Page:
After all, can you really tell me you don't see where all this us vs. them, militaristic rhetoric ultimately leads?

Wednesday, December 19, 2007

an unusual "Beatles" cover

Ok, this will get your wires crossed.

City of Humanity vs. City of God

I remember growing up in the evangelical community that it was pretty common for people to assert that they are "a Christian first and an American second." Sure, people sometimes just said it in public as a way to show off the size of their faith, but judging from some polls a lot of Christians genuinely feel that way, and are likely to minimize the faith of a person who doesn't agree. I wonder if Mike Huckabee believes that? I'm pretty sure that, if he did, people would want to know that.

Think that might make a good debate/interview question? Why do you think no one's ever thought to ask him or any other candidate for any office whatsoever?

what happens if he says, "Make me!"?

dKos takes a break from obnoxious candidate-shilling and sockpuppetry to let Kagro X explain to us just how willing the president is to undermine separation of powers and even the Rule of Law, and not just in order to keep his own fat out of the fryer, but even merely as a guy who doesn't believe he can (or should) be stopped.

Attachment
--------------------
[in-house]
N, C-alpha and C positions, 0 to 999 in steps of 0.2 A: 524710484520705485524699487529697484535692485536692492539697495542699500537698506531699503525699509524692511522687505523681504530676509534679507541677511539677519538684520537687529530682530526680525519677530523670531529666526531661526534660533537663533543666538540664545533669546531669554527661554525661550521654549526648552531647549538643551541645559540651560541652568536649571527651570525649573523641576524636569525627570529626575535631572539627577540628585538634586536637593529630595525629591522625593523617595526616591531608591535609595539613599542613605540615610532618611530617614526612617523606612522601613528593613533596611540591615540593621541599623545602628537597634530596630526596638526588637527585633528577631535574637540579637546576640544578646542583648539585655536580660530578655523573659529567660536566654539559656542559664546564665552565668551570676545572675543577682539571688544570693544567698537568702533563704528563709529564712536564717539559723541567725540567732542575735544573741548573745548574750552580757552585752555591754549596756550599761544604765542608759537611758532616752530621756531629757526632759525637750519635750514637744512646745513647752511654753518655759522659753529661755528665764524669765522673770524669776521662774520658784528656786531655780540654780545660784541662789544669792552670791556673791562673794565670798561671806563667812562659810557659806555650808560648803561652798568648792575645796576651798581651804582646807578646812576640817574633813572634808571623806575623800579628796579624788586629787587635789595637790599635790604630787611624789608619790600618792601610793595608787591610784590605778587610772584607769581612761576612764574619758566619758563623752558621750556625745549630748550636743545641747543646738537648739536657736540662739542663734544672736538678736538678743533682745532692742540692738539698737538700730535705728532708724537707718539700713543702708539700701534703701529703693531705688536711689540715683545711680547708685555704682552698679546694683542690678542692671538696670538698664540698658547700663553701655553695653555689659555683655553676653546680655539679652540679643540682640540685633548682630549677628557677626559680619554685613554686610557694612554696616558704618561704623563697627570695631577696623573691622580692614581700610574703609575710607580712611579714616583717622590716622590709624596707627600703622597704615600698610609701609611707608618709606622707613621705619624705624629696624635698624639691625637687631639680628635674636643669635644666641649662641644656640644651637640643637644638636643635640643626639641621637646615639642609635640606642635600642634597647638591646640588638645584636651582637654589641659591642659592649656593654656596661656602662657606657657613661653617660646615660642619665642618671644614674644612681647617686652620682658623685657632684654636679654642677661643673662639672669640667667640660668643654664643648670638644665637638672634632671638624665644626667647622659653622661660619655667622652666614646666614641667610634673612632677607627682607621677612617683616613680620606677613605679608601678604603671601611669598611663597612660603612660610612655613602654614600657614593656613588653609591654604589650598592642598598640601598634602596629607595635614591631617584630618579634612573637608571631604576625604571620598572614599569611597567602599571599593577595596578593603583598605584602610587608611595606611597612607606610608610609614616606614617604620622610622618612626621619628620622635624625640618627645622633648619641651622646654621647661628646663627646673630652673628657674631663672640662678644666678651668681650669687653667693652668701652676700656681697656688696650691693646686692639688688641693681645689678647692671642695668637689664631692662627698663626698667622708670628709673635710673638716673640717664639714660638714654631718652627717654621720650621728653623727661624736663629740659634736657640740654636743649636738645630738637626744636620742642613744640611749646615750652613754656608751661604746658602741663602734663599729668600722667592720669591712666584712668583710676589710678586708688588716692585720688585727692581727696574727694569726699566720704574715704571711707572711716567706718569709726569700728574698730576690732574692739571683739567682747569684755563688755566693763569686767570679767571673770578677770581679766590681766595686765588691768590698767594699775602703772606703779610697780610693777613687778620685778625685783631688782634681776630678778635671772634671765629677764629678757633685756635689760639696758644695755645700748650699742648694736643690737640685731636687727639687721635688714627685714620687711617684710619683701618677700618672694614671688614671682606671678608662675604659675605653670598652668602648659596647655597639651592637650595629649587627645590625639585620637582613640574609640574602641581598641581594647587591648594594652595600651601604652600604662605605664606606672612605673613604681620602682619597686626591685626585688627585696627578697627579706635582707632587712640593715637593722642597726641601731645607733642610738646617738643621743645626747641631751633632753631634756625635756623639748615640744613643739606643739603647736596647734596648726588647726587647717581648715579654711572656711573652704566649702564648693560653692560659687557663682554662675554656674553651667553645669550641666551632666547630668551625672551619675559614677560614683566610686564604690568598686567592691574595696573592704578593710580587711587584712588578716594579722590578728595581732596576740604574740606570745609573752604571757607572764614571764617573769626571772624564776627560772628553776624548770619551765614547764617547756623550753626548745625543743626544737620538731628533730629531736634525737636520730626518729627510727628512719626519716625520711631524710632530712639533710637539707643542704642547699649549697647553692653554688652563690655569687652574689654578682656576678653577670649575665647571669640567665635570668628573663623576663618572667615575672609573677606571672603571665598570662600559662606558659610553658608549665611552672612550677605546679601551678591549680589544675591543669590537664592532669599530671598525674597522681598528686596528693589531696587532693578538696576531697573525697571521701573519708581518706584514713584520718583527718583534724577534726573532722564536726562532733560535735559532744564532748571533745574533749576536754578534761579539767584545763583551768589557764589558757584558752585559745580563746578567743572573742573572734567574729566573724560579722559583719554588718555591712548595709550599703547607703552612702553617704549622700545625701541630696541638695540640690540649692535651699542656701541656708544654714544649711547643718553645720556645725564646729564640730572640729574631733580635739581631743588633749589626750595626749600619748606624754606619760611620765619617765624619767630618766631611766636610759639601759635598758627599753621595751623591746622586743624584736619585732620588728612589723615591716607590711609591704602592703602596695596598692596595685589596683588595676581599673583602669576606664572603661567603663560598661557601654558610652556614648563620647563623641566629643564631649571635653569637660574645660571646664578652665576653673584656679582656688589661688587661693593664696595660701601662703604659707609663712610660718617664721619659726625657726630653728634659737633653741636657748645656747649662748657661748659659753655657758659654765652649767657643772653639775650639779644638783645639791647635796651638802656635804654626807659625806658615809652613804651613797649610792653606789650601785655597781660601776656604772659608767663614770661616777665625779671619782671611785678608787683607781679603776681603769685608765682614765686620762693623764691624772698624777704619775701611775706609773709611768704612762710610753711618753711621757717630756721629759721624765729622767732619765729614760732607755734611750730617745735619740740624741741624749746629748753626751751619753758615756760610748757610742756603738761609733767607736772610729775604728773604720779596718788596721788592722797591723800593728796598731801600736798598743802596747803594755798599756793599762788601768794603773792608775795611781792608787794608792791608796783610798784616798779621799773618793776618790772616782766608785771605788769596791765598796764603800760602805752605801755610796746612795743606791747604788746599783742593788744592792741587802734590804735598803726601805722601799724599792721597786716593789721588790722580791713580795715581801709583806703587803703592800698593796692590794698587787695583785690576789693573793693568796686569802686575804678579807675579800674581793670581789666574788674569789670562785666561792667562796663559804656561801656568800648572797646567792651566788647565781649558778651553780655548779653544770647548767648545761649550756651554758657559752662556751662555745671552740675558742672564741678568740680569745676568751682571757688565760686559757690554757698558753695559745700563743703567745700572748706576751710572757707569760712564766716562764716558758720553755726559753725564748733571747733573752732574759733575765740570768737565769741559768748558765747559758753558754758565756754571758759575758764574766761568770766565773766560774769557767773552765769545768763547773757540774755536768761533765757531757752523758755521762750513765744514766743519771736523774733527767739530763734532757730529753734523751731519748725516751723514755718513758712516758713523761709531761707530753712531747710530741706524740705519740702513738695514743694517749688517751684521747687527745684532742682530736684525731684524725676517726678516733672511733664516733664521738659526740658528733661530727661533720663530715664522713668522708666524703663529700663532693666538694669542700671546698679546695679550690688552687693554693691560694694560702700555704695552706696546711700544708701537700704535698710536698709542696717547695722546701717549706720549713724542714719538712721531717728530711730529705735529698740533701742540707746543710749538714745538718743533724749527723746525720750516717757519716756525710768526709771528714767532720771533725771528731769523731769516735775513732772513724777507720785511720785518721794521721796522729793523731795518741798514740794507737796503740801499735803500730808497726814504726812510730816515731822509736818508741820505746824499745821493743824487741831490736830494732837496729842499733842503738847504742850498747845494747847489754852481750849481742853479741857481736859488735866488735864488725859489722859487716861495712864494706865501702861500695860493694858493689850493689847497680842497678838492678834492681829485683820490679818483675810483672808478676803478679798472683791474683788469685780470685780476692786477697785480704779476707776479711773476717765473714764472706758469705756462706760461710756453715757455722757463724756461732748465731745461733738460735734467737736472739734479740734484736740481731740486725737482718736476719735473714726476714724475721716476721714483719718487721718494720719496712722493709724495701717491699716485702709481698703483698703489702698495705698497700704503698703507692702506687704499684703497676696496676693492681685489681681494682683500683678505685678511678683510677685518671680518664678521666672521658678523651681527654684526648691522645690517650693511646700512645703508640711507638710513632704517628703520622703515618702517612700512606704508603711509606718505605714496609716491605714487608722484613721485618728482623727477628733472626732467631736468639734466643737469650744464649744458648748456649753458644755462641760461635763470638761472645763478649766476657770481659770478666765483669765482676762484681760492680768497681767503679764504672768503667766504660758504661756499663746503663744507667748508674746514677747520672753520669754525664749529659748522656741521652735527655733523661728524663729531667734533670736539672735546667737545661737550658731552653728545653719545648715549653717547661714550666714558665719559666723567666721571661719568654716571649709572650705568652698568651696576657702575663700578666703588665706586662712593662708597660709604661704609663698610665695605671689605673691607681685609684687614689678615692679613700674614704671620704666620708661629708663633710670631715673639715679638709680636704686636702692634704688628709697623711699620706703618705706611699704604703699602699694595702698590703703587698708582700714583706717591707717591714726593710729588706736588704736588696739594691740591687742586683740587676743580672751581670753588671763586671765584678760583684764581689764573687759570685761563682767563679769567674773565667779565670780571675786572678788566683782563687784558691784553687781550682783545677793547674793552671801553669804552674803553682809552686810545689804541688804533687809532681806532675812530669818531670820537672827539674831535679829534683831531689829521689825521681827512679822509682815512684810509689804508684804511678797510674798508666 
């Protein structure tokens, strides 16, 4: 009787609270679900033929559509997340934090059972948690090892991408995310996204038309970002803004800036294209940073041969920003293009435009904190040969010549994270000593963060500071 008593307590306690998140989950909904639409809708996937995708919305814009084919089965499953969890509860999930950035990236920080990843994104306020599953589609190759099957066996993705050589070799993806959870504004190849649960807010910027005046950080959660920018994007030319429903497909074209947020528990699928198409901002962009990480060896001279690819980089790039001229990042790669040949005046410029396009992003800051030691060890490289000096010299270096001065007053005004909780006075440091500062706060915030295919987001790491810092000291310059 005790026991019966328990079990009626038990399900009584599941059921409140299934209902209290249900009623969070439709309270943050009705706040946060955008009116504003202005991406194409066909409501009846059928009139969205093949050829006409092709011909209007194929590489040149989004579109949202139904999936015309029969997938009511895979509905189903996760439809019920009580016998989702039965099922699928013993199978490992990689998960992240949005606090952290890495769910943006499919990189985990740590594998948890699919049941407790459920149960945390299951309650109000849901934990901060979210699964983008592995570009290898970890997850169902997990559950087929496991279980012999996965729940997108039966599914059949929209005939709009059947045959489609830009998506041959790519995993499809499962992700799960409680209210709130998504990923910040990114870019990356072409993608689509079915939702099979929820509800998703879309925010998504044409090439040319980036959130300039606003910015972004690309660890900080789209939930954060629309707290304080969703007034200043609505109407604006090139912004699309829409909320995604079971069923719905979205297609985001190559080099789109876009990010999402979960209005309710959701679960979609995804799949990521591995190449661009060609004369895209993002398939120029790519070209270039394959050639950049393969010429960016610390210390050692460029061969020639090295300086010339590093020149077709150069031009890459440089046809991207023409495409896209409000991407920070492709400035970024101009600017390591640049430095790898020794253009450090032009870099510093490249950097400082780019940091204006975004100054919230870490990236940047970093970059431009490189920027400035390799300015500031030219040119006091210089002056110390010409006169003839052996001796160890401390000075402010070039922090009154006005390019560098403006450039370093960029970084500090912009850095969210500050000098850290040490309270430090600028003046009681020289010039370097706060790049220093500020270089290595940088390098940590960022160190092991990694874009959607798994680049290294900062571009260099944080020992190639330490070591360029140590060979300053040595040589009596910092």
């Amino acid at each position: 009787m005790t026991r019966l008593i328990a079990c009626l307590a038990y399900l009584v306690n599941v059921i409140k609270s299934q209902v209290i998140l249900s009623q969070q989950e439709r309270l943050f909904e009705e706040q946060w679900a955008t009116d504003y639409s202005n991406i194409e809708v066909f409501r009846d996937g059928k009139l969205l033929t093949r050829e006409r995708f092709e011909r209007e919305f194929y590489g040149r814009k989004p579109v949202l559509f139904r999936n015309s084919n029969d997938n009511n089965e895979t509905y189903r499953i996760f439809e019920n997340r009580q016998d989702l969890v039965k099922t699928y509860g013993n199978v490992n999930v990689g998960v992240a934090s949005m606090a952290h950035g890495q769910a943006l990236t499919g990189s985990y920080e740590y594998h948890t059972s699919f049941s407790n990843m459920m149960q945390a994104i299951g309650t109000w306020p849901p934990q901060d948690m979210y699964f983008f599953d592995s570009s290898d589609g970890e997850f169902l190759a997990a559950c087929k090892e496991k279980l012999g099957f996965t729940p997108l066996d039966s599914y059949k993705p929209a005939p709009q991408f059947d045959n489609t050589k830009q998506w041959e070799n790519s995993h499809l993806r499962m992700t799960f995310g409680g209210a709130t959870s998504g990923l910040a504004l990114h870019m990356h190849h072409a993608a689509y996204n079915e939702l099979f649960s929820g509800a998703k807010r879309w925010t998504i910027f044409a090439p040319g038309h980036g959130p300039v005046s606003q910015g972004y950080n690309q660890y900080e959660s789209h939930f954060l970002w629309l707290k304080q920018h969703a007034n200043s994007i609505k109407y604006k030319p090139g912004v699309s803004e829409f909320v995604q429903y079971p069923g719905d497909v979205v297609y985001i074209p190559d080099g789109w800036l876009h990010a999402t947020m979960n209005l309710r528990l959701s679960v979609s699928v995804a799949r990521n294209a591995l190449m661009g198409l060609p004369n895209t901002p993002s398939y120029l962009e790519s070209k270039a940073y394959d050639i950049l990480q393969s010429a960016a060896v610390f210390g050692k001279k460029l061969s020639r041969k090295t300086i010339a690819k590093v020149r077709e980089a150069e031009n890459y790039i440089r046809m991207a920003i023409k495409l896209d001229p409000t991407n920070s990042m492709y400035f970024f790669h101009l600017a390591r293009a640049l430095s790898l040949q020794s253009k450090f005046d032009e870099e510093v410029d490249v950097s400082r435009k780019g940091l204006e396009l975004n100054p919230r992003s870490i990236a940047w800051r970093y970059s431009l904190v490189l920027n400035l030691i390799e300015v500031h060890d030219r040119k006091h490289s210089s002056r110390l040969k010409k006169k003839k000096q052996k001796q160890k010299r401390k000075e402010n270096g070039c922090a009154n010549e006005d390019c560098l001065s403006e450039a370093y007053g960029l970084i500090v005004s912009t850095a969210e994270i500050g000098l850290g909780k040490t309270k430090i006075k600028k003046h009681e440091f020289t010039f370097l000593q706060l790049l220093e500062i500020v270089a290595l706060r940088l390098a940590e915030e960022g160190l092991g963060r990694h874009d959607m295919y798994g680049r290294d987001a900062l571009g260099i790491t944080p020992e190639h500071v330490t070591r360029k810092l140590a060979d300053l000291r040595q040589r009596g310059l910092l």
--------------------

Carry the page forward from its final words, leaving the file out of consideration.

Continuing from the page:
Riffing off of what Kagro X is arguing here, I think this is what makes it so difficult for Congress to battle the president effectively on matters of potential criminal misdeeds in the Executive. The president doesn't give an inch, he doesn't compromise, he doesn't believe in comity or bipartisanship, or oversight, for that matter. Every single move they make will be fought to the last man, every request will be denied, every demand will be stonewalled, because George W. Bush doesn't believe in governing: he believes in winning. The federal government, to him, is not a governing body that hammers out compromises in order to work together according to the will of the people; rather, it is a battleground where the Forces of Good battle the Forces of Liberal to the death, where one side must Win and the other Lose, where willingness to compromise is a sign of weakness and the desires of the masses are not something to legislate, but something to be reshaped in the Battle of Messaging that takes place right after the legislative Victory.